Wednesday, November 30, 2005

Remodel Hell - Brrrrrrr

We got the word today that the City of Oakland "lost" our request for the inspector, so we're at the end of the queue, which means Friday -- two days from today.

That means that walls that are exposed will stay exposed, as they've been for about a week now. Martinez workers can't close them up until the inspector takes a look and approves of the work.

And that also means that it's cold. I don't see any sense turning on the heat for half a house. The vents to the heating system will still heat up the other half that's under construction, at least for those vents still hooked up. Plus, because of the lack of insulation, the heat just climbs up, and keeps on climbing, past the walls, past the roof.

So, I keep the heat on 61 degrees at night, and completely off when the workers have the house open. I have a small space heater in my office, which is where I spend most of my time during the day when the pounding is going on around me.

In the meantime, Glenn and his helper are working on putting what siding they've got on the outside of the new walk-in closet. They also have a few other things they can work on while we wait for Friday, like putting on the door that previously didn't fit, adding insulation.

It's cool in here. Winter's here, I can tell. It's going to rain again tonight. Just one more edge to Remodel Hell.

Remodel Hell - Week 3

The workers-who-do-not-carpool did not descend upon the house yesterday. They took a day off in the rain. Well, Ernie didn't take a day off -- he had to spend half a day at the City of Oakland. He had already spent several hours seeking a permit for the new electrical work, but their online system was down for three days over the holiday weekend, extending into the Monday after. Ernie told me, "Actually, I think they're all at a holiday party..."

Speaking of electricians, I was thankful that he spent Thanksgiving weekend working all alone in my house, putting in a whole new line and new box. I was gone the entire time, at our Thanksgiving in Santa Cruz. What I am not thankful for, however, are the huge holes he created in two walls in my den. (There are FOUR new holes -- the photo only shows two.) My den was one of the few rooms I had left in the house, that wasn't supposed to be touched by construction. Ernie came in later to look for the new box (it was outside, added to the wall on the southern side), and told me his workers would pave over those new holes.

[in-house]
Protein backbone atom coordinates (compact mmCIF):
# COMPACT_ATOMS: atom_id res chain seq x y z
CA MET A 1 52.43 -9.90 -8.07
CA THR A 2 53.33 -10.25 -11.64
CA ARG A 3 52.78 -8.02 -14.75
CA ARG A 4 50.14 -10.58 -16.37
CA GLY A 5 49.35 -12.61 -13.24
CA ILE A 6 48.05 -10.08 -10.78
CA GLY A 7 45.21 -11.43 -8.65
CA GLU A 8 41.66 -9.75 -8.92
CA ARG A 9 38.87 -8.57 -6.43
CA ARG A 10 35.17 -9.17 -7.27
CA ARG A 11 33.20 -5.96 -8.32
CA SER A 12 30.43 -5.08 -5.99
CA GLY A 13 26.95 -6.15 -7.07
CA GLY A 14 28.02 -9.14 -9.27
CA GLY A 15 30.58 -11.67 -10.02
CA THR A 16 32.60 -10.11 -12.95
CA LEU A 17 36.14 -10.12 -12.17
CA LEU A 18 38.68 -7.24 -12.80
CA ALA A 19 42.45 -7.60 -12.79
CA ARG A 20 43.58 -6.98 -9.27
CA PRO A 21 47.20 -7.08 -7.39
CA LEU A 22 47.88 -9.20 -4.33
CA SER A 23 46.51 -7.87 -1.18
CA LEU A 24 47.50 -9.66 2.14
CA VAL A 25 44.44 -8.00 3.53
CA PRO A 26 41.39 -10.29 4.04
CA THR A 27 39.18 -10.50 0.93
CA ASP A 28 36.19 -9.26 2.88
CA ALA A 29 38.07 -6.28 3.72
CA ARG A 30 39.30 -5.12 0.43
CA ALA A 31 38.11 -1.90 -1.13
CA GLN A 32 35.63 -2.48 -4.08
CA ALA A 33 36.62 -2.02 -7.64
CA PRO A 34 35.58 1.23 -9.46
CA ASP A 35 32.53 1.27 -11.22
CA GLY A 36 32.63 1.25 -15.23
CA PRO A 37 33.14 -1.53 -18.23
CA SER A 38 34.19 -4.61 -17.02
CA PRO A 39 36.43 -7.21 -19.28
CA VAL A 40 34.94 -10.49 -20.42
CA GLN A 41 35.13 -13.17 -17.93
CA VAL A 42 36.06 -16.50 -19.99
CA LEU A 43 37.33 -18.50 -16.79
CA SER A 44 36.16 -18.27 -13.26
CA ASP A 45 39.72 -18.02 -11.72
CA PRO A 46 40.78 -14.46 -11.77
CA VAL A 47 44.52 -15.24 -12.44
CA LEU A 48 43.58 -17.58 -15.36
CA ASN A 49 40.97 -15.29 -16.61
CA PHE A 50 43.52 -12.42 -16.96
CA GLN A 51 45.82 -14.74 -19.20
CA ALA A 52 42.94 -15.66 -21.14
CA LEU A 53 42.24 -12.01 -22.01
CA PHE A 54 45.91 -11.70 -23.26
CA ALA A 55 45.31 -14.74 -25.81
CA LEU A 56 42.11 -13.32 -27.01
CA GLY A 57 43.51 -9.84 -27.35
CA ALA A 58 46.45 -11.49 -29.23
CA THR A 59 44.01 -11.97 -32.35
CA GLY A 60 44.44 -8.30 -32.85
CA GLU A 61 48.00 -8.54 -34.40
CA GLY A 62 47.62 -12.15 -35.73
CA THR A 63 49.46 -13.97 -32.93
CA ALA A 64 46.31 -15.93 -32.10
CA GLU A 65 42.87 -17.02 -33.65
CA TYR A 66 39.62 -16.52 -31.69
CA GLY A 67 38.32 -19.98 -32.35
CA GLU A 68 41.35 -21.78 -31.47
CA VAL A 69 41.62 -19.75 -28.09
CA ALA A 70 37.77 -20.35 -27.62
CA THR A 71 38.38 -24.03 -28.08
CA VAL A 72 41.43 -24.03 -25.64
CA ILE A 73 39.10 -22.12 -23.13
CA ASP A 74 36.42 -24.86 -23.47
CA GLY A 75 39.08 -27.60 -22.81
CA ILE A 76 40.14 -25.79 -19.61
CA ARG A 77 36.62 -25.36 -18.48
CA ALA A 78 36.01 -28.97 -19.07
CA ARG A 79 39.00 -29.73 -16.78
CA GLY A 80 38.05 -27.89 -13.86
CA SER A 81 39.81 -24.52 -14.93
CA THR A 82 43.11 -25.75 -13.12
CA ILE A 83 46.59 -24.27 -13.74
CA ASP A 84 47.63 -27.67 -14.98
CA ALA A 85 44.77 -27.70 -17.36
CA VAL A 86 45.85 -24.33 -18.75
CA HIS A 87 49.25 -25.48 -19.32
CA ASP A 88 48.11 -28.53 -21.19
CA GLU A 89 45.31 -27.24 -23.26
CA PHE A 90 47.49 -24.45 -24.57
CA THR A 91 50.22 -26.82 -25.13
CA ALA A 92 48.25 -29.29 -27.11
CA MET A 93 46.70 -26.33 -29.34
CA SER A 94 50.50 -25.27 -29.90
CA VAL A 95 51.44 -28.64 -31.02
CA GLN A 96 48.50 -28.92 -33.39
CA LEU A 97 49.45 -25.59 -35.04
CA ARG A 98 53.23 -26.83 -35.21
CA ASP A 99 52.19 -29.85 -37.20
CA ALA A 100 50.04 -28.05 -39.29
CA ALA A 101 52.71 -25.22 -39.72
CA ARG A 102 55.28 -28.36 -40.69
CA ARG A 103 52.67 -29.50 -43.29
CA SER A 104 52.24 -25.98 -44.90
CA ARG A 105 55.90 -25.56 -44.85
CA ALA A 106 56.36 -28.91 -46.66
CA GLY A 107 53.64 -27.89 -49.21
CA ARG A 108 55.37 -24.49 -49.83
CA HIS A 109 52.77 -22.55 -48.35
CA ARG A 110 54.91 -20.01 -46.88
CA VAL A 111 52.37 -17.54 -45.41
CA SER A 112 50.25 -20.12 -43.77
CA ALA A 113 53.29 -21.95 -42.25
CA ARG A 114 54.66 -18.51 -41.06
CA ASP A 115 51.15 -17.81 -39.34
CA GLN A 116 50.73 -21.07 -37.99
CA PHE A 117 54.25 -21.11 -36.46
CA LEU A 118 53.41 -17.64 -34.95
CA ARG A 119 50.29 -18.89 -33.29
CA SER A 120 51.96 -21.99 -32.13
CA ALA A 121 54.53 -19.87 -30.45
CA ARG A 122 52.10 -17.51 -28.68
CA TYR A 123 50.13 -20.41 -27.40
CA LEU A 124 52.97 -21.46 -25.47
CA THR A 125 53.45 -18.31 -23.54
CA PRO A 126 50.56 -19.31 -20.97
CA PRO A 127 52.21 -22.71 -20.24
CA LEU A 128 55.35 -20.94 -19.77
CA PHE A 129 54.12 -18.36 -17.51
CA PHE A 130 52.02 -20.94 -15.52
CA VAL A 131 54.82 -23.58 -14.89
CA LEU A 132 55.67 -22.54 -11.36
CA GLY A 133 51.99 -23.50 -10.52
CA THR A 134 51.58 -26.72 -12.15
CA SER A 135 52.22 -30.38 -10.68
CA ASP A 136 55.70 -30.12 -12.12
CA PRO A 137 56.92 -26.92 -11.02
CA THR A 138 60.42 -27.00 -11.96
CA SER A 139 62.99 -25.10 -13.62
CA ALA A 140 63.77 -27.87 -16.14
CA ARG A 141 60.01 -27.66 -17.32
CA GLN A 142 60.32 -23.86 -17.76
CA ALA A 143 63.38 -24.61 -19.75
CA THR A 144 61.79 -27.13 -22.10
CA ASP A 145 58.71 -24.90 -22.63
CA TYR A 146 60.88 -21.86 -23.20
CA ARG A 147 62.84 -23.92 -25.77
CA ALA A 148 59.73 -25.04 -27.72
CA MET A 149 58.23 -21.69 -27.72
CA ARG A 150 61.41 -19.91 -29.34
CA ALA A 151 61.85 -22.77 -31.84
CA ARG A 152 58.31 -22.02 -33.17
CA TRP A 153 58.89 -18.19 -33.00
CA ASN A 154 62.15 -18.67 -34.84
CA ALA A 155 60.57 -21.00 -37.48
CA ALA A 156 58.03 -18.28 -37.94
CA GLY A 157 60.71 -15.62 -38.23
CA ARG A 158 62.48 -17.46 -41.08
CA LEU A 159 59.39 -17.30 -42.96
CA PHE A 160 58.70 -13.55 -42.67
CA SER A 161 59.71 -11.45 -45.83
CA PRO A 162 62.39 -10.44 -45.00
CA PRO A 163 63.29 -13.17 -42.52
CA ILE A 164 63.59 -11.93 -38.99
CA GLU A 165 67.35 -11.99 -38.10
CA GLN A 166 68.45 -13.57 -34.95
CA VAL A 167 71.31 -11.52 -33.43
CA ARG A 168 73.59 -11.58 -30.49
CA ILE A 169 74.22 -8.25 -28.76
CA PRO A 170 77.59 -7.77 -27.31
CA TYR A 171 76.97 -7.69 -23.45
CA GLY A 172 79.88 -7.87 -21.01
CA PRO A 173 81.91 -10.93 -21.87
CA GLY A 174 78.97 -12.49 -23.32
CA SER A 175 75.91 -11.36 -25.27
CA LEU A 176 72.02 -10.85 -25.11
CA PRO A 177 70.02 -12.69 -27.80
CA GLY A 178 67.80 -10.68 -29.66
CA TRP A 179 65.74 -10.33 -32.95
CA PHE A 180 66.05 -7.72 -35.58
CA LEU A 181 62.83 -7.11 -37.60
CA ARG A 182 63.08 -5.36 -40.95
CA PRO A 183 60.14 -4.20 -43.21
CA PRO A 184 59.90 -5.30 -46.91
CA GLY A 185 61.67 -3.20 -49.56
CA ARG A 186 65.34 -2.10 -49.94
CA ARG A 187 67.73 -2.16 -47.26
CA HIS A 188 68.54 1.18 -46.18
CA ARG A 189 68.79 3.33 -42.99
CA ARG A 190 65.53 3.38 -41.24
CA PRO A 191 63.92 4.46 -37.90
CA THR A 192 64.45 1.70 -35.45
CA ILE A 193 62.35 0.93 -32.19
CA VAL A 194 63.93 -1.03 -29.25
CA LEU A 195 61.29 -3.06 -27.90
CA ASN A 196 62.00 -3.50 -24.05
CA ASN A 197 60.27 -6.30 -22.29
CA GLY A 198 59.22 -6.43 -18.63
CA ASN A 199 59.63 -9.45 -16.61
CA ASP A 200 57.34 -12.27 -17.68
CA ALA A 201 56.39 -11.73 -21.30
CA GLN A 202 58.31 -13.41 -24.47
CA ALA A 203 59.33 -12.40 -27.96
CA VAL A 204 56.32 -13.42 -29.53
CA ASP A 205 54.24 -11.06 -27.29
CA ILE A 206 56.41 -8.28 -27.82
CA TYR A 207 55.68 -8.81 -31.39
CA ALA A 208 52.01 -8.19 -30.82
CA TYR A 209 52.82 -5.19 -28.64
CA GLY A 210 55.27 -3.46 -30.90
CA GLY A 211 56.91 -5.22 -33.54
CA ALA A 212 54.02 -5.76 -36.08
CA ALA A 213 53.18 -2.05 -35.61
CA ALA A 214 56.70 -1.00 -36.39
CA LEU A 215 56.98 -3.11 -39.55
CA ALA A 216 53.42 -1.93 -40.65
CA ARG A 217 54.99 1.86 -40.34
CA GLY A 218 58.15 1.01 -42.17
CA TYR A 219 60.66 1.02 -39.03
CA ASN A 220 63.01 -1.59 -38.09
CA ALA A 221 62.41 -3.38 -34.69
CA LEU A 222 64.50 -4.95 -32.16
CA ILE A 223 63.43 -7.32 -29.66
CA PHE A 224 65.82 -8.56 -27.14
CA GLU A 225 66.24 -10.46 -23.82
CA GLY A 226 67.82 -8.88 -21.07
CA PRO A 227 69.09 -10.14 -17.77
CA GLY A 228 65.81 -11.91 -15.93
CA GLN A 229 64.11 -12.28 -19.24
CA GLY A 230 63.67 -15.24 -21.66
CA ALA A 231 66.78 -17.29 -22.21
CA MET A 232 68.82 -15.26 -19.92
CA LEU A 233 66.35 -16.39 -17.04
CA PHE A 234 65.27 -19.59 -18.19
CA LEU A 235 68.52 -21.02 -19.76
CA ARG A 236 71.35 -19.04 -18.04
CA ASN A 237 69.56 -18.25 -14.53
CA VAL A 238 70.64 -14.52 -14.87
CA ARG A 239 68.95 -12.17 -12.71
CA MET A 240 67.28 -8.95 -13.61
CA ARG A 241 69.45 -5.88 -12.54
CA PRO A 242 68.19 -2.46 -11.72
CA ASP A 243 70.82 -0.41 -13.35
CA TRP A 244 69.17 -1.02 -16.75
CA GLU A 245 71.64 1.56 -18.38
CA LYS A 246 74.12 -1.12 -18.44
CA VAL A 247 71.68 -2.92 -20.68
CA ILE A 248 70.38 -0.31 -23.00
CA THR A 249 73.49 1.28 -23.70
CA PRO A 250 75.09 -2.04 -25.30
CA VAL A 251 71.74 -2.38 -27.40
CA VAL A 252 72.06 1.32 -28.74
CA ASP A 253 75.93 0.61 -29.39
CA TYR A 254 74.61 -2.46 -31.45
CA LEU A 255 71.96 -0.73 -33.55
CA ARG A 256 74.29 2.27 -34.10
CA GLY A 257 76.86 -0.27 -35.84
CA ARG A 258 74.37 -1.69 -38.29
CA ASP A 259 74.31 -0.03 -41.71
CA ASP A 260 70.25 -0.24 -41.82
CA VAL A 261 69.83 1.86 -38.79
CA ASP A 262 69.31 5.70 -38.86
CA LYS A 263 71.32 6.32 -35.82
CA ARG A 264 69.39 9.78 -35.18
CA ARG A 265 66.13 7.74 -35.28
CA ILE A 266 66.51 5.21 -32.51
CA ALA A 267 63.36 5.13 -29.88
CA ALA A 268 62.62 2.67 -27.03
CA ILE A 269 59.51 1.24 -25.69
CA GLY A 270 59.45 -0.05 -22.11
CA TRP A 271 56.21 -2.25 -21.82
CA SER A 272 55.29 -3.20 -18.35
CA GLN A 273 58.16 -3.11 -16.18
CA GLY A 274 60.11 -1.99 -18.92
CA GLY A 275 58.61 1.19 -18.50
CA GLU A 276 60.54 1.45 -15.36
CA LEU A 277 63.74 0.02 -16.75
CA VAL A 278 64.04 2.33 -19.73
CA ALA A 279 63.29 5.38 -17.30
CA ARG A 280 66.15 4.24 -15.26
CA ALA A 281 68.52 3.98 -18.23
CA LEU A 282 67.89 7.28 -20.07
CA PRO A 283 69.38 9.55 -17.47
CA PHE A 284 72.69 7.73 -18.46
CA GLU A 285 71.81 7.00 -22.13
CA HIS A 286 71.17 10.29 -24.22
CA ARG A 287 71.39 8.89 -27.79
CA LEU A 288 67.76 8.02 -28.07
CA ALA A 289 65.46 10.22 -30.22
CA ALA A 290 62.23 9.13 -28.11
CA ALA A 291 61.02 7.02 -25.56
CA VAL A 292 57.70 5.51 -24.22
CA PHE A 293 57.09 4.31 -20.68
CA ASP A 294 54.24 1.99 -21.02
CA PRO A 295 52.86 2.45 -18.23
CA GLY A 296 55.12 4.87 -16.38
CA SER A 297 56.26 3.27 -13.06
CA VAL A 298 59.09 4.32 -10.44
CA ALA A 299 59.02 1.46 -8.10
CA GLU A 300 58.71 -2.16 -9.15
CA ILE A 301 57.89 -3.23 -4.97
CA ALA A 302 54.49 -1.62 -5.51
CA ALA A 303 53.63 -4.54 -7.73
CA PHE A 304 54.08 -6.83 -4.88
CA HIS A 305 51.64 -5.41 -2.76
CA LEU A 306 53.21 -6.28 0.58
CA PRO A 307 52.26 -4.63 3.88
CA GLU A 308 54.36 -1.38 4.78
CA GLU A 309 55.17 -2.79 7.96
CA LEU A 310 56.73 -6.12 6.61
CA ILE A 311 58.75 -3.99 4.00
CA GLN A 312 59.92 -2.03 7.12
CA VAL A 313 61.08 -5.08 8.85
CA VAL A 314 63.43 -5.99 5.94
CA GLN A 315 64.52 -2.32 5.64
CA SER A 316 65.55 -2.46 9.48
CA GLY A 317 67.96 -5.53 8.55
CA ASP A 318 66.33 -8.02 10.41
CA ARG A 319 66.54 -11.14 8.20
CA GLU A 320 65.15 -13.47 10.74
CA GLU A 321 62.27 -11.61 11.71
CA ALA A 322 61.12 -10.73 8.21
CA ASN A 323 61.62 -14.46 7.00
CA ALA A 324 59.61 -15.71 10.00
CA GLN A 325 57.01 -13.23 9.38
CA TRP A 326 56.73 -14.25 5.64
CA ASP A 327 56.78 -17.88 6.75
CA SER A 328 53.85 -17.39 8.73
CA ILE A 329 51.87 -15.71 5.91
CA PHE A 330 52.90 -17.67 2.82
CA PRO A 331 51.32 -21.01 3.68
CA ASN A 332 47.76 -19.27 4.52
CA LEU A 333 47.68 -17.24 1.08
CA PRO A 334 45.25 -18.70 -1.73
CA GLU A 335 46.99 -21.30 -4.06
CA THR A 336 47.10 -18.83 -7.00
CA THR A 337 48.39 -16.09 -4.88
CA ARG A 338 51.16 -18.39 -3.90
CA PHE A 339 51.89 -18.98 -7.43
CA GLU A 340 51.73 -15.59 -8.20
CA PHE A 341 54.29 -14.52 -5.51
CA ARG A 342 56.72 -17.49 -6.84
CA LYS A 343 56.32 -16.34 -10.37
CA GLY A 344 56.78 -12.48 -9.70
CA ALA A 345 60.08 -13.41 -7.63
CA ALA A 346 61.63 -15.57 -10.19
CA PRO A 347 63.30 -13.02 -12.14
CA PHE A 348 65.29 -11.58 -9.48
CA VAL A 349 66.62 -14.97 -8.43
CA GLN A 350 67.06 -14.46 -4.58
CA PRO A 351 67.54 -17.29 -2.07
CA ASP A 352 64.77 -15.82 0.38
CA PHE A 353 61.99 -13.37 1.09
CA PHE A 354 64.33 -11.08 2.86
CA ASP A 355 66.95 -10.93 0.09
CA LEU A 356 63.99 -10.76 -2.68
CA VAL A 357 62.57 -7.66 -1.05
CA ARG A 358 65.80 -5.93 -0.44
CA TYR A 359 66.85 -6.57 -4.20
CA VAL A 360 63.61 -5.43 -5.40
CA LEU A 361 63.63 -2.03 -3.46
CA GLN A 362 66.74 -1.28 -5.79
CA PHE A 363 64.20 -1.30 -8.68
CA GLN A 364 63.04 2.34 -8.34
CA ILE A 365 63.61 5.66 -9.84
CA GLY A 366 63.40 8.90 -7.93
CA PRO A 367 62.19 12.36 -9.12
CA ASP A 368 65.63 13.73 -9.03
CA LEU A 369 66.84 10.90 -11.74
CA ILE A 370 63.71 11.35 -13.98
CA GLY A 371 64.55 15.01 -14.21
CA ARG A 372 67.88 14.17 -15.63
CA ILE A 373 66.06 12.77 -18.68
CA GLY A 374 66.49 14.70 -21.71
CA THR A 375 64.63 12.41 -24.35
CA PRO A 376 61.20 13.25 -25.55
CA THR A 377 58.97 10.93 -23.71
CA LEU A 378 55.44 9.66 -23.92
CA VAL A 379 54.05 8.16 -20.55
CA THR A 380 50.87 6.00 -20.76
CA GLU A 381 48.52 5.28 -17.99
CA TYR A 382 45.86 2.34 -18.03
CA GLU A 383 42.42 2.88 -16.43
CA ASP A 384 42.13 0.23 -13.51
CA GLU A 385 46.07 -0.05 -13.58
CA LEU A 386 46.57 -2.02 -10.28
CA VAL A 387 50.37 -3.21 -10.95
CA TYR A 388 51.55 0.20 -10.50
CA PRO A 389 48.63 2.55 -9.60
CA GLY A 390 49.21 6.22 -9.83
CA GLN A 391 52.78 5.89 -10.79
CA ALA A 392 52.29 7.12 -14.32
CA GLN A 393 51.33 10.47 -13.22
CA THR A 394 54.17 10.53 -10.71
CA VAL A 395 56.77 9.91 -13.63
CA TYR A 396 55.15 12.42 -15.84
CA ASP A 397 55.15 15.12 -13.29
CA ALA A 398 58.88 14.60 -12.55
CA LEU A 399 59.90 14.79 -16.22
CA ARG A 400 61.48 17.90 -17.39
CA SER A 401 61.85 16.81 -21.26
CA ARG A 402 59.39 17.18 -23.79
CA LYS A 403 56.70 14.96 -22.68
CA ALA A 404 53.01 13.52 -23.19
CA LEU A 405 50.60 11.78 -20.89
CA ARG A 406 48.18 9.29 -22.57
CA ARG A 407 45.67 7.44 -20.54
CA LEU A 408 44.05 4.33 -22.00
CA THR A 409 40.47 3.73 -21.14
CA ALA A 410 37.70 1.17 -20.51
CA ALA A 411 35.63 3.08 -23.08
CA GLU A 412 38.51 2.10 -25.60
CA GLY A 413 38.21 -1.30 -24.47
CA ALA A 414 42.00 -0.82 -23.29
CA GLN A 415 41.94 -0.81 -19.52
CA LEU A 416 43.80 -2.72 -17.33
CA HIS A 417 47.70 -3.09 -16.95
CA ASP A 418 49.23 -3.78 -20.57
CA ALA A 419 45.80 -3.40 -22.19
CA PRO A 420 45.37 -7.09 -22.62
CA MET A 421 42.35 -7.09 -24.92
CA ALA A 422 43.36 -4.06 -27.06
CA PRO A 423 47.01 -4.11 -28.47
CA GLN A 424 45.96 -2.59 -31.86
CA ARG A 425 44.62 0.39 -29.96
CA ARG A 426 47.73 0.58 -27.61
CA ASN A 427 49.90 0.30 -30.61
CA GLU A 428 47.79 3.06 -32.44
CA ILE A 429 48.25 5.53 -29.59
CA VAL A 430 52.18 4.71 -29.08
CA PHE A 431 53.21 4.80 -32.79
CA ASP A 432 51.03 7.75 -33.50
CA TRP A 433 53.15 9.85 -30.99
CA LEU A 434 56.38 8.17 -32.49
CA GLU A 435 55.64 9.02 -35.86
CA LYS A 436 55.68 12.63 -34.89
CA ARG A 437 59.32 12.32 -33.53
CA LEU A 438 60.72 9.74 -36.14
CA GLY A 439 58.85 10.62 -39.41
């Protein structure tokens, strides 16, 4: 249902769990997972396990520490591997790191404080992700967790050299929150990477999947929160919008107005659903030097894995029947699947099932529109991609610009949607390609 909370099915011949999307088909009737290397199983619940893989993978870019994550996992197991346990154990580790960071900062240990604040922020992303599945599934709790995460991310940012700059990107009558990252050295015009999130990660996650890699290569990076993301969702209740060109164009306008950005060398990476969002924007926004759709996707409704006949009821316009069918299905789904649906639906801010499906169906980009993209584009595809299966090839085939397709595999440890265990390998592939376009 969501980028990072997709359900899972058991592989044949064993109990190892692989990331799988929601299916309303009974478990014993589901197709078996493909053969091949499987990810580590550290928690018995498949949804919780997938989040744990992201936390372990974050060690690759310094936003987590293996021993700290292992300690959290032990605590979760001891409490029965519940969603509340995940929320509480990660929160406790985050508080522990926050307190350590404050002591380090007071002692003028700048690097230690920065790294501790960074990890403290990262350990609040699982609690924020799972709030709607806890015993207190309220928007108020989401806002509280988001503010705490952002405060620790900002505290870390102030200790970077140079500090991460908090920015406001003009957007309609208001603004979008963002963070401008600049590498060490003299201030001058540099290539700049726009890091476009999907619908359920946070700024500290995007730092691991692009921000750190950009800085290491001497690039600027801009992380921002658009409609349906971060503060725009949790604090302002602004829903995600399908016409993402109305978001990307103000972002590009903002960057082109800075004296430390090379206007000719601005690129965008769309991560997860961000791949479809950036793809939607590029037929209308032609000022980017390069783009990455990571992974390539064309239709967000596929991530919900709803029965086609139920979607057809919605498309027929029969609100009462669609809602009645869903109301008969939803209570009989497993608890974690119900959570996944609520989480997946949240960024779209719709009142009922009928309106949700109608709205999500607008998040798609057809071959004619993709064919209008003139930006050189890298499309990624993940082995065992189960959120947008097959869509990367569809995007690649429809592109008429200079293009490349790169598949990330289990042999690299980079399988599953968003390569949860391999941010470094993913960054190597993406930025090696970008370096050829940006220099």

So, what's new? Glenn and his helper put in insulation last week. But they couldn't close any walls because of the impending inspection. A new bathroom window was put in, however -- this is the window that was supposed to be larger, supposed to be double-paned.
However, when they got ready to carve the hole, Martinez workers discovered that two-by-fours were in the way, and to create the larger hole would change the facade of that side of the house. And they don't make a double-paned window this new size. So, I decided the smaller size was "cute," and the new bathroom window is in.

Still no shower stall or fixtures, of course. We're beginning the start of Week 4 today, and things will really fly, I think, once the electrical and construction is approved by the inspector today.

Tuesday, November 22, 2005

Let me Stuff that 12' Roll of Linoleum into your Car

The foreman for the project showed up one morning, gave me an invoice that called for a big check, and asked, “So, when are you having the stuff delivered?” “Stuff” referred to bathroom stuff: a vanity, medicine cabinet, sink, light, faucets, shower spigot. Stuff.

This was a surprise to me. I took great care not to read the contract carefully so that I wouldn’t find these surprises. Right, it wasn’t specified. He explained to me that if I bought the stuff, they wouldn’t add a 20% surcharge to the items, you know, for driving down to Home Depot, picking them out, delivery. If I did this amount of work, I could pick it all out and save myself some money.

Contractors must make assumptions about their home owners. (1) They love to shop. (2) They love picking out colors, materials. They just loooove the touch of that nickel-plated finish on the faucet. (3) They all own pick-up trucks to transport the stuff. And last, (4) They know their way around Home Depot.

Um, strike all four of those in my case. I really wish I had these skills. I have other skills (you’ll have to trust me here), but I’m not a maintenance technician, I’m not even a shopper. I’m not your stereotypical woman who loves colors and textures. I like function. Function -- like hire a contractor and they will do all of this work.

So, despite my fears and misgivings, I found myself at Home Depot one afternoon, pushing an empty cart. I went down my list. The shower valves were the hardest. The foreman told me that I had to get the scald protected faucet for the shower. I saw a lot of other language like “temperature protection,” but I wasn’t sure that would satisfy the inspector. I looked and looked at the 40 or so choices, and only about 5 mentioned the anti-scald language. So I finally picked one from those choices.

Shower bars. Not much of a choice, and nothing matched. I finally settled for one chrome two-foot bar (but couldn’t find a matching 18-inch bar).

I added in a faucet for the sink. I found a medicine cabinet (I sure hope it fits) that had a mirror surrounded by white wood. And then I located a vanity cabinet that matched the medicine cabinet in looks – I jotted down the number so that the foreman could pick it up later (it wouldn’t fit into my car, I was sure). I even found a little tiny robe hook and added that to my basket.